Traveling on I-26 at times can be an adventure in terror. Traffic moves at 75 MPH and up and those who want to go 80 or better are not patient people. The problem is that when there is a gap to move right to get them off your bumper, you have to drop speed considerably then ramp it up again quickly to get back into the left lane (to pass the 70 MPH traffic).

Like you say, I-95 has you "going 70 MPH to 25 to 70 to 25" in short stretches -- which has always been baffling, especially when there doesn't appear to be any reason to slow down to 25 to start the ripple back several miles.

It would be nice if Georgia and South Carolina worked together to extend I-77 south from Columbia to Valdosta and a connection with I-75 to handle traffic headed to the west coast of Florida.

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kevinb1994

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Re: South Carolina
« Reply #342 on: July 01, 2019, 01:17:38 PM »

I-26 between Columbia and I-95 needs to be at least 6 lanes. The traffic here is unbelievable.
I dealt with that for two straight Saturdays (June 8 & June 15).  It took nearly 40 minutes to go through Columbia eastbound on the 8th with some backup on I-26 between there and I-95 (some of it due to rain).  On the 15th, I dealt with slow traffic off and on going north on I-95.  I got off at Exit 82 to gas up, saw the backup on I-95,  took US 178 to Orangeburg, then took US 21 north back to I-26.  Then there was some more slow traffic plus it took 30 minutes to get through Columbia (from I-126 to Exit 101), unit we stopped for lunch at Exit 97.  After lunch, it was still more slow/stop and go traffic up to near Spartanburg--where it finally thinned out until Asheville.  My brother also drove I-95 North on the 15th and said he was in stop and go traffic nearly to the SC/NC line.

I guess this is how traffic is in SC when you go from three lanes to two northbound.  Plus, it is Summer!  Seriously, I-95 and I-26 both need six lanes instead of four.
It's even bad on weekends in early March. On a Sunday afternoon in March 2016, around 1 or 2 PM, I was driving home to Florida from DC and I encountered some stop and go or slow and go traffic (going 70 MPH to 25 to 70 to 25) in the Walterboro area.  I had my Rand McNally atlas with me (always do on long drives).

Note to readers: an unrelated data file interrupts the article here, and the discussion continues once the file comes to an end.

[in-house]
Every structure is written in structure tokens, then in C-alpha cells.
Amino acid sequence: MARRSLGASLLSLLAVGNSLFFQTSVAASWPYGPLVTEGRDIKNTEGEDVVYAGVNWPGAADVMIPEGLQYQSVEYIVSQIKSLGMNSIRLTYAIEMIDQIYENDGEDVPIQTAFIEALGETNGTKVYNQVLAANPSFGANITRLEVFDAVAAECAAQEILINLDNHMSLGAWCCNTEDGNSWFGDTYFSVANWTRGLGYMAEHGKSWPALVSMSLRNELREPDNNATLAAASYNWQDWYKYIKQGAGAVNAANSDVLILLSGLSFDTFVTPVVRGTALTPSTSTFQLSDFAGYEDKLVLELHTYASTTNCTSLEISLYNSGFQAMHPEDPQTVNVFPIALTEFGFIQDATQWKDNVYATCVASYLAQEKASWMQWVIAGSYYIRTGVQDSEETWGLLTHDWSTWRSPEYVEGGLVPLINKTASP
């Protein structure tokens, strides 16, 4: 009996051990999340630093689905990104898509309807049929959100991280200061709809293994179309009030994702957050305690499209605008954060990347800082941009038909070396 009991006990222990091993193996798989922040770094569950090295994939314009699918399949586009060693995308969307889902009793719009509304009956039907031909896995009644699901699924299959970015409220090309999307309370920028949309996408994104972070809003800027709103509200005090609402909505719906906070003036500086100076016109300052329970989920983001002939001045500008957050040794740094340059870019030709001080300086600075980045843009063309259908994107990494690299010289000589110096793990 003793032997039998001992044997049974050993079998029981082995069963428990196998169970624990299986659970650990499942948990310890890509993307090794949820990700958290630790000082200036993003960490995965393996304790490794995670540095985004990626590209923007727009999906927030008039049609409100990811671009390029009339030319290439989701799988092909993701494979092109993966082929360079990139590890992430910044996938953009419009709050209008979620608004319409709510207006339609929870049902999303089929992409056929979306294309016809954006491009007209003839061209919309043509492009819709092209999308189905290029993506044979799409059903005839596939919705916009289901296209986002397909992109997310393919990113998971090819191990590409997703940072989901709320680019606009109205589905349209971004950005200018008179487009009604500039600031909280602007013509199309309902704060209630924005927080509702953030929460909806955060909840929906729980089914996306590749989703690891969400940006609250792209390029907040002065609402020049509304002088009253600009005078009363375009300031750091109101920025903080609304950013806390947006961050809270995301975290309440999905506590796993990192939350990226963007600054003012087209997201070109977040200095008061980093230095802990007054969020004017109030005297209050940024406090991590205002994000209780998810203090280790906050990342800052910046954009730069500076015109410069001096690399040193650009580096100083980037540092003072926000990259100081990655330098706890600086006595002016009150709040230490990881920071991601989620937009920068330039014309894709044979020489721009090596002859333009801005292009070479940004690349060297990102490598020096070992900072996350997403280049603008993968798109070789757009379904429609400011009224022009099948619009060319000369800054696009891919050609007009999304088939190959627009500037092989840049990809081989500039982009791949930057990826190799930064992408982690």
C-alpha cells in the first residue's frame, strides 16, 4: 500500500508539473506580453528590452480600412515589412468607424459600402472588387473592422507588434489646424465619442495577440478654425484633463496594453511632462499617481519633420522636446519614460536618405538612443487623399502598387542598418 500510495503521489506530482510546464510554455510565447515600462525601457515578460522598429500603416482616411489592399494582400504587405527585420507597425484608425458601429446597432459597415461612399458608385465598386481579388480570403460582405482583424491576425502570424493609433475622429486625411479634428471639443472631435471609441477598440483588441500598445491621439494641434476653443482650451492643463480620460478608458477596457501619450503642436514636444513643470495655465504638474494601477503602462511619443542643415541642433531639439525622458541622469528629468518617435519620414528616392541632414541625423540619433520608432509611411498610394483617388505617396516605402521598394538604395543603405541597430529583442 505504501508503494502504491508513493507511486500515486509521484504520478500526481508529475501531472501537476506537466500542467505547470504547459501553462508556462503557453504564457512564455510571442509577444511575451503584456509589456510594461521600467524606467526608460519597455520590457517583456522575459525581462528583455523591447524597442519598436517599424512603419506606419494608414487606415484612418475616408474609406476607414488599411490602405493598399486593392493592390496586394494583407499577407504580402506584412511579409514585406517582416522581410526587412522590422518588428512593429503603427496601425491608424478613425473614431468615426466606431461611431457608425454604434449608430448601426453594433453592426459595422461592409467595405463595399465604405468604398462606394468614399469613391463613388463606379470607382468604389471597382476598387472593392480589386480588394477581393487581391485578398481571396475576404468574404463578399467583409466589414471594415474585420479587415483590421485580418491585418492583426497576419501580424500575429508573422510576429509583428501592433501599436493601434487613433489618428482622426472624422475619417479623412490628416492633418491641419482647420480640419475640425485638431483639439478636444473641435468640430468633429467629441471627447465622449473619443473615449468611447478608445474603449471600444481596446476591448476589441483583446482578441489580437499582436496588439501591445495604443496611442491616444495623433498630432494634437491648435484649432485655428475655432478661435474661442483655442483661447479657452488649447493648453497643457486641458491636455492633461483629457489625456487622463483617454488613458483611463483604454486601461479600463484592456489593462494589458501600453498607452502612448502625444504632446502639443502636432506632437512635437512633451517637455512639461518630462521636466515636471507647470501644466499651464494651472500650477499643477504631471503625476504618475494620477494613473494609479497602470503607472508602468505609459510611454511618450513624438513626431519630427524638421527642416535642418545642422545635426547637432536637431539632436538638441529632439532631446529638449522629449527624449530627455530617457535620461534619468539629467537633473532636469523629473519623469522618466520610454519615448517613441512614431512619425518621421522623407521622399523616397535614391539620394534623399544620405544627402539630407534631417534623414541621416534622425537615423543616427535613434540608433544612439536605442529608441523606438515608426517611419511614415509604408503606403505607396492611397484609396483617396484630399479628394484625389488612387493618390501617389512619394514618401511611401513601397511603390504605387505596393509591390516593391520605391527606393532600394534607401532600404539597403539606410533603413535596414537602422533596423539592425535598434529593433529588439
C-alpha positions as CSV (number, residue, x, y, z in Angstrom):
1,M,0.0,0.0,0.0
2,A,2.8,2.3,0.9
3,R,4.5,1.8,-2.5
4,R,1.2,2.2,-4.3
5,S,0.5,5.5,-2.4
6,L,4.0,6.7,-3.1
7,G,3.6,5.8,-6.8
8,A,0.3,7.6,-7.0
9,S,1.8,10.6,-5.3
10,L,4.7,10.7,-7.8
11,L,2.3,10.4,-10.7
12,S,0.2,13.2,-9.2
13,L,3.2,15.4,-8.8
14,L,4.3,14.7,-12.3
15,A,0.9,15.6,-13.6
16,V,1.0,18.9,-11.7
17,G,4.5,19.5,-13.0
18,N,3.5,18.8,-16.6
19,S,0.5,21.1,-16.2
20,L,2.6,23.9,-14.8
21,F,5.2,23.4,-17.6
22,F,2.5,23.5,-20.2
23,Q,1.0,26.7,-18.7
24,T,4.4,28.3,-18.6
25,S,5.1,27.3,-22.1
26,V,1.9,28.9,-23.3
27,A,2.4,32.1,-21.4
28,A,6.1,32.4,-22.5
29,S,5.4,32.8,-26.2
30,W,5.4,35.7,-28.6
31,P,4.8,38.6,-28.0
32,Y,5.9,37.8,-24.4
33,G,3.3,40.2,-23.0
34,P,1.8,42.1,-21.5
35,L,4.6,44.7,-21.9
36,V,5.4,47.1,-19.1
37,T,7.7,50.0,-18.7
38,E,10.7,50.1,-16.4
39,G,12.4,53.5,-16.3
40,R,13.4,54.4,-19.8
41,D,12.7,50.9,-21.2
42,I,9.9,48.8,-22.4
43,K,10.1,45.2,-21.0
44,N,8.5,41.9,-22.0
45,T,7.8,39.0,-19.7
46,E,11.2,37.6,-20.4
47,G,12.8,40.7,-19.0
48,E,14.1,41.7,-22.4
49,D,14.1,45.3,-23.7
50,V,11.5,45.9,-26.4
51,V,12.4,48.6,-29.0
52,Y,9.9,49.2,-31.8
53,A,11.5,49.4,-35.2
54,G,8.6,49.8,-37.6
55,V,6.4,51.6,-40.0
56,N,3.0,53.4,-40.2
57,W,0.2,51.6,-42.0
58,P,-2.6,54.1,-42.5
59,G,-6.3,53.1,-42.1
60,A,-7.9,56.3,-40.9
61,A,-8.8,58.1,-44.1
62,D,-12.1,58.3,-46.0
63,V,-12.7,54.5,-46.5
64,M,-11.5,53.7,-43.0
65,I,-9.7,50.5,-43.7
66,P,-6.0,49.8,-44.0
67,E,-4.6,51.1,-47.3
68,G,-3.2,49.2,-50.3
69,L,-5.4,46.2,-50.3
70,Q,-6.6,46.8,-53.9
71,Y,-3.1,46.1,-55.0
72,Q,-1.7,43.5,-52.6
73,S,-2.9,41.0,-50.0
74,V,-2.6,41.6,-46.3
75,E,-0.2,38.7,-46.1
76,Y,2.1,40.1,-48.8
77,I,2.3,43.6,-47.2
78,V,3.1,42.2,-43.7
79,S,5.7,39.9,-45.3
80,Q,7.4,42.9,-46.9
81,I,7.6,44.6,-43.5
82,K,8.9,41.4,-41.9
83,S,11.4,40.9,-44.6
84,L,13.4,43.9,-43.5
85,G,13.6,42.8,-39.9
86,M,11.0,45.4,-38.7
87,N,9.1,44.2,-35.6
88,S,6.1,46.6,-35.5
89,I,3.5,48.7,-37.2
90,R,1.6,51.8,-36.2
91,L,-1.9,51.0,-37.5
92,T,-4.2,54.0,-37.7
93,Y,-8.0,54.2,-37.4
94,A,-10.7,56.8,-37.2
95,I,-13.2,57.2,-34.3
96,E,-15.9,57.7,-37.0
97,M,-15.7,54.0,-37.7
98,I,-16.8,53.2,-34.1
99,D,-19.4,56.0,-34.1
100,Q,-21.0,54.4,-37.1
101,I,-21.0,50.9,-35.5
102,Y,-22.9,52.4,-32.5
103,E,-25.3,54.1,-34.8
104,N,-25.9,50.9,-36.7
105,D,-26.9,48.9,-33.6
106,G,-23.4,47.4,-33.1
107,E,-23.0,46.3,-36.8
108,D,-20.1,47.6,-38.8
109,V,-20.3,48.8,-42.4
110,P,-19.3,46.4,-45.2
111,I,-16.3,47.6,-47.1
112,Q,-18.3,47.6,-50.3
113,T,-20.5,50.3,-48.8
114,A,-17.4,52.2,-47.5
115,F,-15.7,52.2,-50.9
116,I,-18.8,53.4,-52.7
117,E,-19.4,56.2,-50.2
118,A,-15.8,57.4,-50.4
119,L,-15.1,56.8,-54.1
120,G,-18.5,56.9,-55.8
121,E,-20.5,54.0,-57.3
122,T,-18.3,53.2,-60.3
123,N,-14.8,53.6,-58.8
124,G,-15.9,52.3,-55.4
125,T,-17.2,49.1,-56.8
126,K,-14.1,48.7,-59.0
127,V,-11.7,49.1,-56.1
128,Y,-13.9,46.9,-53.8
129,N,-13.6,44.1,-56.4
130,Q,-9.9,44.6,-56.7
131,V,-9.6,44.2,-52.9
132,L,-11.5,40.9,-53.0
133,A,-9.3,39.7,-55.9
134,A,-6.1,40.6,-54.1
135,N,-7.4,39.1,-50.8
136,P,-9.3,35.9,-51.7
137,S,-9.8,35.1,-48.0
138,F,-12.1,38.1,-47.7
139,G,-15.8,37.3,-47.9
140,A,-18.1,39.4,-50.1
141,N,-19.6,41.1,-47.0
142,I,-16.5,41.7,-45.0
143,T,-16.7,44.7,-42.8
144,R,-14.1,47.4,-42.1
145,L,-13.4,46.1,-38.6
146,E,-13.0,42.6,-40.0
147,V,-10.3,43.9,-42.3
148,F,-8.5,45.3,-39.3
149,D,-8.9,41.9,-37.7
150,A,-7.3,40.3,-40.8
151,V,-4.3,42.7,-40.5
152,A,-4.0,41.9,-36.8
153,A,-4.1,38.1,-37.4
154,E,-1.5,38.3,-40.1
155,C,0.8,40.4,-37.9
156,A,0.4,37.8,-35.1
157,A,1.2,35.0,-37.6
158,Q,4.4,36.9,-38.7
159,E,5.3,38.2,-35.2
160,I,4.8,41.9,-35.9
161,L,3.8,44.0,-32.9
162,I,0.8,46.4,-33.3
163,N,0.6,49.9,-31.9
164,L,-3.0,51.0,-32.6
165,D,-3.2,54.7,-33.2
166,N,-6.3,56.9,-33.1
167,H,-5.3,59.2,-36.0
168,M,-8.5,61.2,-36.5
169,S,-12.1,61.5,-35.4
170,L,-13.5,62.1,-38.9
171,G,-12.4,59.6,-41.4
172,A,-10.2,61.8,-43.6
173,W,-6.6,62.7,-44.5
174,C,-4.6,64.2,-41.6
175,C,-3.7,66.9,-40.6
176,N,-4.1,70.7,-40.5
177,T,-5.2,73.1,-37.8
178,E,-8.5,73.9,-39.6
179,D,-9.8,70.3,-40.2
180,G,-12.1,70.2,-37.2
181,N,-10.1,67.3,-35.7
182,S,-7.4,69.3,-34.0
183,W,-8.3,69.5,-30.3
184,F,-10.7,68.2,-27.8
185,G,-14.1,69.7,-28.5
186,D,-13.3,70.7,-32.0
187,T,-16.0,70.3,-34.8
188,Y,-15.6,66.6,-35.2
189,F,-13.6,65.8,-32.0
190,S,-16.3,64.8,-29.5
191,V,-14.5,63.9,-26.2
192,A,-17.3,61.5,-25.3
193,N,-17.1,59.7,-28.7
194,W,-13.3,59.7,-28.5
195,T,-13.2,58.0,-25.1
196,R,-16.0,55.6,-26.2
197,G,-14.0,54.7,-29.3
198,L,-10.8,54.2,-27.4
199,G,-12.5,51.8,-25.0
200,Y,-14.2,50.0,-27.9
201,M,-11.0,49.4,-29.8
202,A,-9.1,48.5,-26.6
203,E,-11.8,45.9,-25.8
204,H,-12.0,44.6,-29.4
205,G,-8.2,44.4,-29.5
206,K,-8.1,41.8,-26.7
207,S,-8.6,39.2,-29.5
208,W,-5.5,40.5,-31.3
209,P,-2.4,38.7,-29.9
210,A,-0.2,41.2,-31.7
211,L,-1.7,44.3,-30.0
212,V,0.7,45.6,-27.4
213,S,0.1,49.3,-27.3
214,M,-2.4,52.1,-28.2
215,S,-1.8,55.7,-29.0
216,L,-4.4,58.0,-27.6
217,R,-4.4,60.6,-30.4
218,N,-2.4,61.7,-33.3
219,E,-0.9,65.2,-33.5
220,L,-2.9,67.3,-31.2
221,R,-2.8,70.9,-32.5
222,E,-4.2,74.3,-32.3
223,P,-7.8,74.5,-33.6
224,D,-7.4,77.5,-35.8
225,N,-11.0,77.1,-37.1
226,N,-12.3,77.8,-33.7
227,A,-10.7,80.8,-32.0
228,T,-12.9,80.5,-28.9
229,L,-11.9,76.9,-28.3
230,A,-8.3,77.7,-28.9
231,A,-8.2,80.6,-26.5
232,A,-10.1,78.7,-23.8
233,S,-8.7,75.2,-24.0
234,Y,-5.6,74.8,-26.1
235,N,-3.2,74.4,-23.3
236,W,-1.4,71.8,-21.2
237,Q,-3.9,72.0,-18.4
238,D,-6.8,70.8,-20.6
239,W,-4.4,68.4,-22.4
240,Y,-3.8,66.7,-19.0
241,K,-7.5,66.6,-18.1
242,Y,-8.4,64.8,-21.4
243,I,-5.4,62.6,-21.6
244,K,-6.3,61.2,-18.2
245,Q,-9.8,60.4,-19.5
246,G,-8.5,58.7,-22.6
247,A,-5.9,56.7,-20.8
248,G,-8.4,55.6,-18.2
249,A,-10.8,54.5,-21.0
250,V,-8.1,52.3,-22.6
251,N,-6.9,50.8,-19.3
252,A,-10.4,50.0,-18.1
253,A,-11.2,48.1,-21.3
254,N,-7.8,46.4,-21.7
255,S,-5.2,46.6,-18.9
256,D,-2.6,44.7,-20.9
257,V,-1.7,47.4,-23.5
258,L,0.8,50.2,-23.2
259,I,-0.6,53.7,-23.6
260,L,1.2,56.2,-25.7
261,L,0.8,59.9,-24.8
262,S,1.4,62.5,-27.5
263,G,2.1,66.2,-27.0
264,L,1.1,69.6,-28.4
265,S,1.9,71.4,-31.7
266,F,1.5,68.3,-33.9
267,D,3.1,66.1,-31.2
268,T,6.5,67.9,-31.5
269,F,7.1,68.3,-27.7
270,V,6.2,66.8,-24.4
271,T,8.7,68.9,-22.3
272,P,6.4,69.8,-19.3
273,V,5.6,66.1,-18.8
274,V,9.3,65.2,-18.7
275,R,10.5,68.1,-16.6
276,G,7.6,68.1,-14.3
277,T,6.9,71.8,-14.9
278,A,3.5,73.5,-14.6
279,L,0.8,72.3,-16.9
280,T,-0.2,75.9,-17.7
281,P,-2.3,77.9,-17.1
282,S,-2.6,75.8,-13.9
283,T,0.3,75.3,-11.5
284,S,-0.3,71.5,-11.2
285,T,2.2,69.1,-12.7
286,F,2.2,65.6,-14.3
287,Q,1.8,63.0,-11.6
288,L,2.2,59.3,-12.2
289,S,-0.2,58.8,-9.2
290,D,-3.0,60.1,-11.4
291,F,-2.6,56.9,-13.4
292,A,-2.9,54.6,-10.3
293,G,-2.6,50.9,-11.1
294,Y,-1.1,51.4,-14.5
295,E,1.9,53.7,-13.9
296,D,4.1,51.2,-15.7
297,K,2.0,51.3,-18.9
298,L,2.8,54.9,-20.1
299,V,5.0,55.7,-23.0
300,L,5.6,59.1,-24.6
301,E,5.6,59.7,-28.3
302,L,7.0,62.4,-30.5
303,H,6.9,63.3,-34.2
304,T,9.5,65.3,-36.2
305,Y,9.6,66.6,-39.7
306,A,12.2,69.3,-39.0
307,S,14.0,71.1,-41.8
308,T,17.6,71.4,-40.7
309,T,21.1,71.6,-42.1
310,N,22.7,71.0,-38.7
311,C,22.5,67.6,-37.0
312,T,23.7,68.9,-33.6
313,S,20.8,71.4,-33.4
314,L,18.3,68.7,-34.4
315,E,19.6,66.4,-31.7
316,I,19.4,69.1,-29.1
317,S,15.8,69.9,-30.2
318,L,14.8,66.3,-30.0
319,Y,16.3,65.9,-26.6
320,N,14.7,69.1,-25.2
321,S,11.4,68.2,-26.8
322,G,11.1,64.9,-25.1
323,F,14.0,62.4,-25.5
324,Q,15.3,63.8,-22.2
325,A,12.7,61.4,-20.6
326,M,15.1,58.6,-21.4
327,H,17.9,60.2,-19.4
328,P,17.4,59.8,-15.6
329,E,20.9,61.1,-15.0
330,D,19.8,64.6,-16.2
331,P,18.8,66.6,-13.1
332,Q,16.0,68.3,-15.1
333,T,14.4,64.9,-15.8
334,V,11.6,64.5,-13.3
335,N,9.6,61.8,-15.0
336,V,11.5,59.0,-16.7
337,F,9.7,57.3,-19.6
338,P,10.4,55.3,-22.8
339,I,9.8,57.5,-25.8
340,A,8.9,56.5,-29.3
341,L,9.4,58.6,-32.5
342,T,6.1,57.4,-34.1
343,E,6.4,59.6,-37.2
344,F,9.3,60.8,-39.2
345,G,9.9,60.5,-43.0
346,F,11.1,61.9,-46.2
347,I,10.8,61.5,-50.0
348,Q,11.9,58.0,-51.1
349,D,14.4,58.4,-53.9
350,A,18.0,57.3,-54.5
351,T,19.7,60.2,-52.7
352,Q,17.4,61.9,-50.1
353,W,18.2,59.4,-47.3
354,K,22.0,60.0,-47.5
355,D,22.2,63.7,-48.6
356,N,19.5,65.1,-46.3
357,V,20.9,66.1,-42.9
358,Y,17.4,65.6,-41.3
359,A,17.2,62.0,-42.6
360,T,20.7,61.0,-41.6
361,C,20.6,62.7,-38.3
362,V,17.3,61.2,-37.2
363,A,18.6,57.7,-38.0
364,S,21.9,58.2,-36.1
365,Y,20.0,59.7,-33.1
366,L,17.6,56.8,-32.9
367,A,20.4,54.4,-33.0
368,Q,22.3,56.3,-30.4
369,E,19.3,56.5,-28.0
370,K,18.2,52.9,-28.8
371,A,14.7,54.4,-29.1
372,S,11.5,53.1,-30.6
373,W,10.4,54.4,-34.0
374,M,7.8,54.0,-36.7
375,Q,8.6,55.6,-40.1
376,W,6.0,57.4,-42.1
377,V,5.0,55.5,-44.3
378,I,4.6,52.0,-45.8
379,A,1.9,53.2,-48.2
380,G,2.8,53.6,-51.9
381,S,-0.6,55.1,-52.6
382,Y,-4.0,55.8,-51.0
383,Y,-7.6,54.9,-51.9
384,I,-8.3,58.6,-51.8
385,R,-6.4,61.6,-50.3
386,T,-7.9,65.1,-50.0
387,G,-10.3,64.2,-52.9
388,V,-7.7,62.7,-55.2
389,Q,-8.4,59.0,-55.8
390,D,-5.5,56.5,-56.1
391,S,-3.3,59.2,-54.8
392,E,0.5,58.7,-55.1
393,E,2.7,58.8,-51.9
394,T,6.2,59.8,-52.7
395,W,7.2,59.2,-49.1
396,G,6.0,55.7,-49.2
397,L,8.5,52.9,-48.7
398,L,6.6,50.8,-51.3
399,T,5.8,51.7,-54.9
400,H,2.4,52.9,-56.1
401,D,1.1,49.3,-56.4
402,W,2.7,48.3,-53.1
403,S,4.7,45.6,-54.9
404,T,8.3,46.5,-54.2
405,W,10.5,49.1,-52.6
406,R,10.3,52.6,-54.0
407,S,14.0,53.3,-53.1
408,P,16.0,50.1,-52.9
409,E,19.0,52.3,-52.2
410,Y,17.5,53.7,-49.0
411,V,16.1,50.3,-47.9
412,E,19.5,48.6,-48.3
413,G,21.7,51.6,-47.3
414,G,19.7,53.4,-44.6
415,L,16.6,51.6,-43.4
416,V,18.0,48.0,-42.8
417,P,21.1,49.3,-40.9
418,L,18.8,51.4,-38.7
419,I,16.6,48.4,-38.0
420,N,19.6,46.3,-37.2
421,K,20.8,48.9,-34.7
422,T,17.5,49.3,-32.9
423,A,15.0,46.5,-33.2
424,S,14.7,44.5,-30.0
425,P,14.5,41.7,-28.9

My detour south went something like us, EXIT 53, turn right on SC 63 to Varnville, turn right on SC 68, go thru Hampton (a few scenes from Forest Gump were filmed here), turn left on US 321 (South) in the town of Fairfax, turn right on SC 119, go over the Savannah River into Georgia, turn right on GA 21 to I-95.

Lots of low traffic 2 lane roads and beautiful countryside this way with plenty of Pine Tree Forests and farms.
I'm surprised some of the data zealots haven't popped in yet with traffic counts that they say show there isn't a need for six lanes just because traffic is heavy on occasional summer and holiday weekends.

Traveling on I-26 at times can be an adventure in terror. Traffic moves at 75 MPH and up and those who want to go 80 or better are not patient people. The problem is that when there is a gap to move right to get them off your bumper, you have to drop speed considerably then ramp it up again quickly to get back into the left lane (to pass the 70 MPH traffic).

Like you say, I-95 has you "going 70 MPH to 25 to 70 to 25" in short stretches -- which has always been baffling, especially when there doesn't appear to be any reason to slow down to 25 to start the ripple back several miles.

It would be nice if Georgia and South Carolina worked together to extend I-77 south from Columbia to Valdosta and a connection with I-75 to handle traffic headed to the west coast of Florida.
The best way to extend I-77 would be to route it along the multi-state 121 corridor, which would tie it into the I-75 corridor at Gainesville.
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Re: South Carolina
« Reply #343 on: July 01, 2019, 06:37:26 PM »

Quote from: VTGoose
I'm surprised some of the data zealots haven't popped in yet with traffic counts that they say show there isn't a need for six lanes just because traffic is heavy on occasional summer and holiday weekends.

If this was a jab at me, I'm sorry to "disappoint" you but I lack the relevant data.  Plus I don't have nearly as much experience with I-26 as I do with I-95 in SC.

I also do a data-driven approach because, absent state-level pork (since Federal pork is all-but-gone now), data is how the state DOTs are going to make their decisions on what to widen and if they have the money to do it.
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kevinb1994

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Re: South Carolina